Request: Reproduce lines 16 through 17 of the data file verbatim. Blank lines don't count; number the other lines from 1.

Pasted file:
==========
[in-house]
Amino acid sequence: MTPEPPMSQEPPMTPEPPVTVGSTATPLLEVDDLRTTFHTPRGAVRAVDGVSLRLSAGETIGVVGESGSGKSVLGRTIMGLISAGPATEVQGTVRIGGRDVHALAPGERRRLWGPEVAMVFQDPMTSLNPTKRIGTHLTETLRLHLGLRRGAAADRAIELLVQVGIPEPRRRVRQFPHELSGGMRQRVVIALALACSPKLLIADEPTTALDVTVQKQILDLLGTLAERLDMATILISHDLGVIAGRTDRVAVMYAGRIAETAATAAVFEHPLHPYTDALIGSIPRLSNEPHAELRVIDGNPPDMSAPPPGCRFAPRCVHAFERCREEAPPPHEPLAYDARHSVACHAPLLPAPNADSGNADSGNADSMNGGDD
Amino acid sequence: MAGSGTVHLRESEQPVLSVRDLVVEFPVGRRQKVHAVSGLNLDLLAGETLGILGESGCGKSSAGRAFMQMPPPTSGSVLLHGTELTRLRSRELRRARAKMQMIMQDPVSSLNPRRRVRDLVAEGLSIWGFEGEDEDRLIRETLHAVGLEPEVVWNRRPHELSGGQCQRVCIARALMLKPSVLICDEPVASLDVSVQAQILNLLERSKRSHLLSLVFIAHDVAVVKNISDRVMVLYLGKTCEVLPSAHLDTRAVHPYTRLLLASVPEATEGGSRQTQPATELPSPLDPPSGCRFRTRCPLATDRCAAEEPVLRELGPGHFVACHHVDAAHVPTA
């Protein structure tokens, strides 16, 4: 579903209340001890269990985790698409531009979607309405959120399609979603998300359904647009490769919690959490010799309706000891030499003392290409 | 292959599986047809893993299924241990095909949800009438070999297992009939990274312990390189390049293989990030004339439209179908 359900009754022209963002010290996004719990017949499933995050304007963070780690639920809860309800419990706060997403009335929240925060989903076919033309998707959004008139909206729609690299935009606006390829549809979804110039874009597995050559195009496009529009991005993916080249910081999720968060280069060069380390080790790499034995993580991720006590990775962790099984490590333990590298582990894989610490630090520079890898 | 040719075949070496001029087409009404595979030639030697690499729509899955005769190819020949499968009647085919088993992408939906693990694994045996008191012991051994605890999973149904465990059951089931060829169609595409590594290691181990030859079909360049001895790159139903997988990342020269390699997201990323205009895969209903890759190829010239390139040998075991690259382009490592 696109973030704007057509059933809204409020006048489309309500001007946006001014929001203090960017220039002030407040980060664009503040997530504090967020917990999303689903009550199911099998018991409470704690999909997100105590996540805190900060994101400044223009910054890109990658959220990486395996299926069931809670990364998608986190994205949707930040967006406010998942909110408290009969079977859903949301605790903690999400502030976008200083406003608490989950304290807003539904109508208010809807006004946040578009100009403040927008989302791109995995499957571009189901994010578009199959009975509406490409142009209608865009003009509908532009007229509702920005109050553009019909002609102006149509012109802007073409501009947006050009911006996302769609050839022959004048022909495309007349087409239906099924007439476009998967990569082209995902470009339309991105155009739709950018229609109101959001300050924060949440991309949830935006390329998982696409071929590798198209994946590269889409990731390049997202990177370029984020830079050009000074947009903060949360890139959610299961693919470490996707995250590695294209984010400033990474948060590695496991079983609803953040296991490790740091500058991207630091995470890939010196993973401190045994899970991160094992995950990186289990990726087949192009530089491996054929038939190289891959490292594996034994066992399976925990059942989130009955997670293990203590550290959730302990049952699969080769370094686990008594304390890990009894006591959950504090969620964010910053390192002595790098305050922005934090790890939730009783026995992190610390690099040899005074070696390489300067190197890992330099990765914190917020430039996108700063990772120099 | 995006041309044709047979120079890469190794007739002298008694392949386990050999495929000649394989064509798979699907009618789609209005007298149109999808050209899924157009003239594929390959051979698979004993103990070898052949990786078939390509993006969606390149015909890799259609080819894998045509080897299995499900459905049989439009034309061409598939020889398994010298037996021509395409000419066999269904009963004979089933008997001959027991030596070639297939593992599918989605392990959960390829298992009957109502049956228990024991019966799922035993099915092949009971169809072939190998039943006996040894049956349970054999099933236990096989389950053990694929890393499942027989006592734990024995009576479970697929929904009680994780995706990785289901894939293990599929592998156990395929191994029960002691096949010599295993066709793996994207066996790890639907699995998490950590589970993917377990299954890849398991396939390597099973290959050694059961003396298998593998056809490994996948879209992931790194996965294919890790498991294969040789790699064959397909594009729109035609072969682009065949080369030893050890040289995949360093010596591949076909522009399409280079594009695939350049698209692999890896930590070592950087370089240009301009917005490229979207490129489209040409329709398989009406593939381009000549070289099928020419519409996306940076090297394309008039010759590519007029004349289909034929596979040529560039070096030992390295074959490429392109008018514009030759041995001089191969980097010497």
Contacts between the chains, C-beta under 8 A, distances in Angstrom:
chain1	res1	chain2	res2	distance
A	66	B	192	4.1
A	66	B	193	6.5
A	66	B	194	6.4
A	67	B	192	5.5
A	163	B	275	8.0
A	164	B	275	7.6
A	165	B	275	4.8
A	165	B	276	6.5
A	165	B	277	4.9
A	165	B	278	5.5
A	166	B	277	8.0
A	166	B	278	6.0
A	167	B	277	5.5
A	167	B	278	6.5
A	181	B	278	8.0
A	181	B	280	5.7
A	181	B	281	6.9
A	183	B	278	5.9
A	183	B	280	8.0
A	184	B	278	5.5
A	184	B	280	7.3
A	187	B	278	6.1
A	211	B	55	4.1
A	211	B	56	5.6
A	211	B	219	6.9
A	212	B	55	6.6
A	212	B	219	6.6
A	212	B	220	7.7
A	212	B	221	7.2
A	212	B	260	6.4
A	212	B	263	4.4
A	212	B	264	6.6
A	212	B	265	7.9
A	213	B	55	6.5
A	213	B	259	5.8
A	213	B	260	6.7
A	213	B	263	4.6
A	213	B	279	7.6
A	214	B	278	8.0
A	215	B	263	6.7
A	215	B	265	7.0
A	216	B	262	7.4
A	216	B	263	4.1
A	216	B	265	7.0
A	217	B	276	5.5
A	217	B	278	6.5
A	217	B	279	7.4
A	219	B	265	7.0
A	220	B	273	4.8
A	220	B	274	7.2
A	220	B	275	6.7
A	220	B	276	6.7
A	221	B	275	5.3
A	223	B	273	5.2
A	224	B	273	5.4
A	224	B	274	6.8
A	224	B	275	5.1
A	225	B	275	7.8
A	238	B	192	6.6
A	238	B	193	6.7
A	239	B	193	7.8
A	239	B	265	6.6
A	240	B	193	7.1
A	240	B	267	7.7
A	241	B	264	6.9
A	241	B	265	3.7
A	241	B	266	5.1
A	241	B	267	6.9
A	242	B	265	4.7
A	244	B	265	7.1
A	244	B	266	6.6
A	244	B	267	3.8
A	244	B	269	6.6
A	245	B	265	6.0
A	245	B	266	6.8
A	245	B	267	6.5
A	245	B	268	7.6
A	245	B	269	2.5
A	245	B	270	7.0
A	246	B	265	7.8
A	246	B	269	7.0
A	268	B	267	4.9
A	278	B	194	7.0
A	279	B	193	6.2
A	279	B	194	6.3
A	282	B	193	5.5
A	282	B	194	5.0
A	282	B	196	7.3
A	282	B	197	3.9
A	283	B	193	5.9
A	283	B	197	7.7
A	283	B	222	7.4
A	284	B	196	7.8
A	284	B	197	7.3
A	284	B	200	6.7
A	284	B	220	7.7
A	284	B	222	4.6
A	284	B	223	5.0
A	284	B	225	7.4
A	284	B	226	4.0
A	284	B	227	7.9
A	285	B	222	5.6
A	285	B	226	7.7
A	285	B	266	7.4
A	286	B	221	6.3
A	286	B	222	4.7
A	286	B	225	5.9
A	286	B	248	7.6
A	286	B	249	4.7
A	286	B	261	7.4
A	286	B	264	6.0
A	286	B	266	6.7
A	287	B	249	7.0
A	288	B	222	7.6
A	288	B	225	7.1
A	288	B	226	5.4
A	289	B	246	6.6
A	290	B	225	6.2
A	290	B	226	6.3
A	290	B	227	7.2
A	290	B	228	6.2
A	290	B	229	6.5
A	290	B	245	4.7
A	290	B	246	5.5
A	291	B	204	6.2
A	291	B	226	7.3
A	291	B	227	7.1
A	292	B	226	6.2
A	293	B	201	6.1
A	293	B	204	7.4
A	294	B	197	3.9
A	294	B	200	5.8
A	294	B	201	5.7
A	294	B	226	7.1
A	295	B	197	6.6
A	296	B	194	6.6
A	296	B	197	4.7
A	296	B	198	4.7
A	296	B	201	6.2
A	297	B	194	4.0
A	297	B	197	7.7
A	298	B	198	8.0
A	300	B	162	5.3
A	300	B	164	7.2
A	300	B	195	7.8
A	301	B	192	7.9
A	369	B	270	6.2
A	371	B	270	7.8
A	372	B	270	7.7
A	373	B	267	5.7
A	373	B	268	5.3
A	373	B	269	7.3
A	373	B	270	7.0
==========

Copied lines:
A	165	B	278	5.5
A	166	B	277	8.0